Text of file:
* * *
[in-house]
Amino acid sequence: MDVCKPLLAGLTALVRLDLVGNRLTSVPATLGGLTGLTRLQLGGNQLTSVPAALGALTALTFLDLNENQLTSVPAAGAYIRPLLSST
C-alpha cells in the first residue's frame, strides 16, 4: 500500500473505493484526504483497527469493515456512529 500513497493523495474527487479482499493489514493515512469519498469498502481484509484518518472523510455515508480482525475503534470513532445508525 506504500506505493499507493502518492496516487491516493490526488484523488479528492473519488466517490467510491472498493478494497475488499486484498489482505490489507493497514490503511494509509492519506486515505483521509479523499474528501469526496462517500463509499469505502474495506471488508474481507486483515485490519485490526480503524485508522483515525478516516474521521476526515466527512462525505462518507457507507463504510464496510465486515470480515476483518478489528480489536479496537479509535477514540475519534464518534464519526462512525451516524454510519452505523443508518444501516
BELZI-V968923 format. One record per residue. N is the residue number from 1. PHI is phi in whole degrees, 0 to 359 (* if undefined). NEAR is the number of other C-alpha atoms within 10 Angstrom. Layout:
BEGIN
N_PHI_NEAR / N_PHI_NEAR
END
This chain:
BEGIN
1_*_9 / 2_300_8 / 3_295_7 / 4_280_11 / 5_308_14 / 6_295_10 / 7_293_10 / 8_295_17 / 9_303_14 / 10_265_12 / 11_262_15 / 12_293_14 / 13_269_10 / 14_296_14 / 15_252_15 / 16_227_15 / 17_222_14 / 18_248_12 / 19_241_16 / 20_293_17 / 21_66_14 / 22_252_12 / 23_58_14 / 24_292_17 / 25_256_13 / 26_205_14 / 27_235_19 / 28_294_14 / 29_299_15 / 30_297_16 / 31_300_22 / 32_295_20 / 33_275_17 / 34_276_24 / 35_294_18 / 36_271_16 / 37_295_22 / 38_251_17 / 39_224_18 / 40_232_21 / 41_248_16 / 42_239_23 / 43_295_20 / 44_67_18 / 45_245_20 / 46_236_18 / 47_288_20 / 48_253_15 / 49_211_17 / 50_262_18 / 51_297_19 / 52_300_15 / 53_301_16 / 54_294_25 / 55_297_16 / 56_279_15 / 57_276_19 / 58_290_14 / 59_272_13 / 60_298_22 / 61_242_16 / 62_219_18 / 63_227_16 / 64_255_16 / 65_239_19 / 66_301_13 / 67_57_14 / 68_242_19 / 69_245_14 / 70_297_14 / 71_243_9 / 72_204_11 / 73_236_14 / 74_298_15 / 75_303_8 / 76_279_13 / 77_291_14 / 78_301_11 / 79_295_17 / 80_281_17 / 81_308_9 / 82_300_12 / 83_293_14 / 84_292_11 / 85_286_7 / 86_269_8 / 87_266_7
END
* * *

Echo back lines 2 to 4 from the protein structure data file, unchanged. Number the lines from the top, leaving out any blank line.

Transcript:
Amino acid sequence: MDVCKPLLAGLTALVRLDLVGNRLTSVPATLGGLTGLTRLQLGGNQLTSVPAALGALTALTFLDLNENQLTSVPAAGAYIRPLLSST
C-alpha cells in the first residue's frame, strides 16, 4: 500500500473505493484526504483497527469493515456512529 500513497493523495474527487479482499493489514493515512469519498469498502481484509484518518472523510455515508480482525475503534470513532445508525 506504500506505493499507493502518492496516487491516493490526488484523488479528492473519488466517490467510491472498493478494497475488499486484498489482505490489507493497514490503511494509509492519506486515505483521509479523499474528501469526496462517500463509499469505502474495506471488508474481507486483515485490519485490526480503524485508522483515525478516516474521521476526515466527512462525505462518507457507507463504510464496510465486515470480515476483518478489528480489536479496537479509535477514540475519534464518534464519526462512525451516524454510519452505523443508518444501516
BELZI-V968923 format. One record per residue. N is the residue number from 1. PHI is phi in whole degrees, 0 to 359 (* if undefined). NEAR is the number of other C-alpha atoms within 10 Angstrom. Layout: